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April 11, 2018

Can and will New Mexico carry out two executions even after its repeal of the death penalty?

The question in the title of this post is prompted by this local report on oral arguments before the New Mexico Supreme Court yesterday.  Here are some details:

Even before abolishing the death penalty, New Mexico had executed only one inmate in nearly 50 years. And that person, child-killer Terry Clark, had waived his right to further appeals, clearing the way for his death by lethal injection in 2001.

The rarity of the death penalty in New Mexico emerged as a key point in oral arguments Tuesday as the state Supreme Court wrestled with whether to allow the execution of the state’s only two inmates remaining on death row. Their crimes came before the 2009 repeal, making them still eligible for execution.

Much of Tuesday’s debate was technical, focusing on “proportionality” — whether death for these two inmates would be out of line with the sentences for similar defendants who’d committed similar crimes.

Justice Charles Daniels zeroed in on the question this way: New Mexico, he said, executed 27 people in the first 47 years of statehood, and then only one in a 57-year period after that. And there were certainly people who committed “horrible murders” but escaped the death penalty, he said.

That raises a question, he suggested, about whether the state was “evenhanded” in deciding which people to execute. “Can we really look in the mirror and say we’ve walked the talk and imposed the death penalty consistently in New Mexico?” Daniels asked at one point.

Hanging in the balance are the lives of Robert Fry and Timothy Allen — both convicted of murder, in separate cases. Allen faces a death sentence for strangling a 17-year-old girl, Sandra Phillips, in 1994. He also was convicted of kidnapping and attempted rape. Fry was sentenced to die for the killing of Betty Lee, a mother of five, in 2000. She was hit with a sledgehammer and stabbed.

Their attorneys asked the state Supreme Court on Tuesday to revisit how New Mexico handled death cases from that era, in light of the 2009 repeal.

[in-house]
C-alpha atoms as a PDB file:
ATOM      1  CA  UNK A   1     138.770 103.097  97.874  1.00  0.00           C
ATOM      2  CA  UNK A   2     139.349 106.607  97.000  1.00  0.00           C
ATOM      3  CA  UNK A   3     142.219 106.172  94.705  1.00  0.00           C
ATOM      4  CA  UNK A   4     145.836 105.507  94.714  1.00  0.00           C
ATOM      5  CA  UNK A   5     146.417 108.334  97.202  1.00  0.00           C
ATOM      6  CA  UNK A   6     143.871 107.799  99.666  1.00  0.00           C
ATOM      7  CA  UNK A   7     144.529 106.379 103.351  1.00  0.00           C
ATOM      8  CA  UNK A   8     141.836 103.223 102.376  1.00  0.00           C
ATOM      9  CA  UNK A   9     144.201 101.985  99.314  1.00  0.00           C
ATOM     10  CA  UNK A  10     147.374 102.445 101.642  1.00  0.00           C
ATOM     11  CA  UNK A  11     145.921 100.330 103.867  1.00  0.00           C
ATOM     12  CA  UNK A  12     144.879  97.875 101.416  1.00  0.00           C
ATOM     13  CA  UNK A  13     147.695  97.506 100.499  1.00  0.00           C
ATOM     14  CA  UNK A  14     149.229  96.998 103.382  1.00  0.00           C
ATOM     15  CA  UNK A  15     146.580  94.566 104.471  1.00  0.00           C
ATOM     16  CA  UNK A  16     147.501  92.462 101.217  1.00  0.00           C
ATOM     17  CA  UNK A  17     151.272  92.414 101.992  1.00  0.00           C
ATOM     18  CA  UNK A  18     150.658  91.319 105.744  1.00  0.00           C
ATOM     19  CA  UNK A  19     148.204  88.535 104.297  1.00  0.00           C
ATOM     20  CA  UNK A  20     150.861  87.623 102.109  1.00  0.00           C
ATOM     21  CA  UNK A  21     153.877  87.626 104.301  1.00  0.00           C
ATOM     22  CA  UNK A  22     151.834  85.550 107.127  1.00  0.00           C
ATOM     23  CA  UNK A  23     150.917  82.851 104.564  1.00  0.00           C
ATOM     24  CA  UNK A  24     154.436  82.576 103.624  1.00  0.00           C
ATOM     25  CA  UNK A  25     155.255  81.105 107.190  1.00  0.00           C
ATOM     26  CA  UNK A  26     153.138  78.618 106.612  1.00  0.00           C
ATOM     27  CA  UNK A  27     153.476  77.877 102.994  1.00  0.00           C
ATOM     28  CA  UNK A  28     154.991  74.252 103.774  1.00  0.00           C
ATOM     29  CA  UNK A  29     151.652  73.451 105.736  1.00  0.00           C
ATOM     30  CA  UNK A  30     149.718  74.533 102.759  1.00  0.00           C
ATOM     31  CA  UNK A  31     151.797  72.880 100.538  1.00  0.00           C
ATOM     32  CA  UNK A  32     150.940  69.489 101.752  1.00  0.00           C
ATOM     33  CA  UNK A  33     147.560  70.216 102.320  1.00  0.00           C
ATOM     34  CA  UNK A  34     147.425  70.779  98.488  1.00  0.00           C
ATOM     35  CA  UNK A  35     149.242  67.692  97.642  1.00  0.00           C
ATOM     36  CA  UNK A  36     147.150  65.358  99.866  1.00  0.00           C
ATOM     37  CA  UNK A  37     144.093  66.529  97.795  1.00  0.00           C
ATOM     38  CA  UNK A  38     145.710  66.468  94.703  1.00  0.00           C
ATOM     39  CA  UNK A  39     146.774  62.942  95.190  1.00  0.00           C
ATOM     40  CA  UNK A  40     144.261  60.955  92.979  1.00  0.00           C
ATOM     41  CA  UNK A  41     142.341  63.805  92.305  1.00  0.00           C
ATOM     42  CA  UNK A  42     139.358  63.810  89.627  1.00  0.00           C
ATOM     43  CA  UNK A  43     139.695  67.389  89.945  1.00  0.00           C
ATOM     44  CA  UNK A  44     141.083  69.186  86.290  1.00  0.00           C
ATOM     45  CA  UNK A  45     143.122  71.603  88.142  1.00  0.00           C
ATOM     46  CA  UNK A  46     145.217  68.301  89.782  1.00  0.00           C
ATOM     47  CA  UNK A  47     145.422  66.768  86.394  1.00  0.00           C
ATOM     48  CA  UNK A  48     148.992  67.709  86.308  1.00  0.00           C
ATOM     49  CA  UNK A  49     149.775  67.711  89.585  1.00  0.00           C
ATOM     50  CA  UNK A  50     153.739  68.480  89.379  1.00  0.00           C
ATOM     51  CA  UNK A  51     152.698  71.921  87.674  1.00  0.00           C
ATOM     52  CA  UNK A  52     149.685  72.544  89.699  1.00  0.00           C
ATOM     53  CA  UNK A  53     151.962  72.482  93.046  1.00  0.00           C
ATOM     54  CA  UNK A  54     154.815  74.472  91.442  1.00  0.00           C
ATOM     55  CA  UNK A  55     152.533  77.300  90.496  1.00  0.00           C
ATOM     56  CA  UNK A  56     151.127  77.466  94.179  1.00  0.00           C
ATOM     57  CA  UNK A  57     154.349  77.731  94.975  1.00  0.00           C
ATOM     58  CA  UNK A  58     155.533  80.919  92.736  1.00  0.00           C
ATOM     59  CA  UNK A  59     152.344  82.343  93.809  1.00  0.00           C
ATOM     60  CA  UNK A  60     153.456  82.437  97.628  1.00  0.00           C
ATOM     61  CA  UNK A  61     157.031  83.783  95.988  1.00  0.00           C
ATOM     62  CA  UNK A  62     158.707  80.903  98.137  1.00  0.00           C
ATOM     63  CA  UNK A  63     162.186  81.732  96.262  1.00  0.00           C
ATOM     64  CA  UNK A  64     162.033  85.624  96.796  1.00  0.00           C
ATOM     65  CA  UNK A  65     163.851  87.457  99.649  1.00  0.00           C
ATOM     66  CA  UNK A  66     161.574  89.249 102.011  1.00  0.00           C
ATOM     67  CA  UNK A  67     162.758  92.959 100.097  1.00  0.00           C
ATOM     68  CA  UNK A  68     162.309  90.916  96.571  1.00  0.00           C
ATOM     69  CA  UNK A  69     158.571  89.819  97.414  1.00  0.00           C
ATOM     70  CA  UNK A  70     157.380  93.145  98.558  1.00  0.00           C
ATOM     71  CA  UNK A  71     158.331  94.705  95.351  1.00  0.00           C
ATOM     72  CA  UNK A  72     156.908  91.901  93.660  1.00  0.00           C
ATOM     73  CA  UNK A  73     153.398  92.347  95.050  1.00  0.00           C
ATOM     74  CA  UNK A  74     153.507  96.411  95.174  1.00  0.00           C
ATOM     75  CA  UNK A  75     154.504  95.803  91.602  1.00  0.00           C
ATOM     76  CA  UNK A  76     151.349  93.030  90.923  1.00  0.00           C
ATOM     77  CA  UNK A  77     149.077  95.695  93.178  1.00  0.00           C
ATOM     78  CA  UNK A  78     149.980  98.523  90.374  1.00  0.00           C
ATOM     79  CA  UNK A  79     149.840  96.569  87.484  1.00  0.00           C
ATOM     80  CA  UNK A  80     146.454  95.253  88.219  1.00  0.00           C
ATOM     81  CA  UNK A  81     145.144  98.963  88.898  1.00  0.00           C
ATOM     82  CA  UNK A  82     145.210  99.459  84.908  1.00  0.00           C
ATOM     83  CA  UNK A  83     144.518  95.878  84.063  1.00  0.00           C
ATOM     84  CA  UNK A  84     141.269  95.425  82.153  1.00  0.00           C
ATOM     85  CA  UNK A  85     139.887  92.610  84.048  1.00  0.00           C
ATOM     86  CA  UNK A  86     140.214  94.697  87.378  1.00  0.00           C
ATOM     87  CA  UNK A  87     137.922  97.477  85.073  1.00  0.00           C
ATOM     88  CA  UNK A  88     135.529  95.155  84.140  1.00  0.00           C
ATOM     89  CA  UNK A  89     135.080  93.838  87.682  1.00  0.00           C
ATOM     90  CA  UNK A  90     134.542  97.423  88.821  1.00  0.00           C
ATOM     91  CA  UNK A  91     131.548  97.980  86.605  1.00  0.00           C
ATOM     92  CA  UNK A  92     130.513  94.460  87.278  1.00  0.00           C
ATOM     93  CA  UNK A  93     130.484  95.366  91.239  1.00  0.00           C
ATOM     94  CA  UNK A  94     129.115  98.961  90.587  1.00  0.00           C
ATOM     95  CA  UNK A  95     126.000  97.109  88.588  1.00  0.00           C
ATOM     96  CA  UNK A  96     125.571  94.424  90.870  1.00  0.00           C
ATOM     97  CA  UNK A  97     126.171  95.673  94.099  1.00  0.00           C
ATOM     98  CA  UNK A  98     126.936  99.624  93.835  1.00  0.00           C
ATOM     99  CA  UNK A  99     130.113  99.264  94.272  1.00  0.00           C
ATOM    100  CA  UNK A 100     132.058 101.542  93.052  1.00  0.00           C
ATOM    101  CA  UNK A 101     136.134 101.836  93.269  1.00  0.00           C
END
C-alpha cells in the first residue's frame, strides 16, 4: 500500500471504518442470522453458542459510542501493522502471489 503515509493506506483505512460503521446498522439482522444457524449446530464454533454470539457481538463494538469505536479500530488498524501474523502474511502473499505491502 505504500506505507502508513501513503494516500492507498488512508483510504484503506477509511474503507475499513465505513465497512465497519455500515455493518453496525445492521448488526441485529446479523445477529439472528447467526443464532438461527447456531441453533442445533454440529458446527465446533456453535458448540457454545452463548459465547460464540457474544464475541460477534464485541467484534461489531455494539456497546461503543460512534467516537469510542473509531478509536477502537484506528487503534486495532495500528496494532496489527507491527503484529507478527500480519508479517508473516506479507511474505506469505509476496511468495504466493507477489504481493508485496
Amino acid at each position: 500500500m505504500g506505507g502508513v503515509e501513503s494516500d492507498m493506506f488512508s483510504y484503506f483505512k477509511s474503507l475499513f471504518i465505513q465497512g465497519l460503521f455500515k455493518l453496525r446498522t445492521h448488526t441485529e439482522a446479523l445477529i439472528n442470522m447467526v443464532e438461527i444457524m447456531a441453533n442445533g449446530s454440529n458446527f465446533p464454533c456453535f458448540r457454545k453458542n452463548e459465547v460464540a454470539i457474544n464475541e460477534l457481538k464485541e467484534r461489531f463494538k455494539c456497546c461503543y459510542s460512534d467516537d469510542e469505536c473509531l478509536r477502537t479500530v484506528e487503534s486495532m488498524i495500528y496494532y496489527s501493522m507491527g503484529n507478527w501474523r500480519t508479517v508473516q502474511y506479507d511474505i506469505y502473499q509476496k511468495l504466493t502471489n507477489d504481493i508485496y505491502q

A 1983 decision by the court outlined how the judiciary should go about determining whether an inmate’s death sentence is disproportionate to the penalties imposed on similar defendants. The justices that year established a narrow view of which cases are similar — requiring that the defendants being compared had been convicted under the same aggravating circumstances.

But the attorneys for Fry and Allen argued for a broader pool of cases for comparison, in which defendants receive life sentences. You could argue that the “universe of cases” ought to include any case where the death penalty could have been sought, but wasn’t, they argued. Furthermore, they said, New Mexico hasn’t properly tracked the handling and circumstances of cases to provide a meaningful way to search for comparable crimes, making the 1983 decision impractical to carry out....

Assistant Attorney General Victoria Wilson urged the Supreme Court to stick with its 1983 decision on comparable cases. State law doesn’t require the kind of data collection the inmates’ attorneys say is necessary, she said. The question before the court, Wilson said, was simply whether the death sentence had been imposed arbitrarily.

April 11, 2018 at 11:57 AM | Permalink

Comments

Unbelievable.

Posted by: Claudio Giusti | Apr 11, 2018 2:29:57 PM

the state requires his pound of flesh

Posted by: Claudio Giusti | Apr 11, 2018 3:21:57 PM

Pretty abysmal that the state would seek to carry these out. But NM would be following CT's lead in this regard. It was only the CT SCt that stopped them.

Posted by: John | Apr 11, 2018 5:26:18 PM

Can NM execute? Yes. Will it? Very unlikely. The NM Supreme Court is filled with a bunch of neoliberals. There is only one Republican on it. Difficult for me to imagine that they will not find a way to spare these criminals.

Posted by: Daniel | Apr 11, 2018 5:56:48 PM

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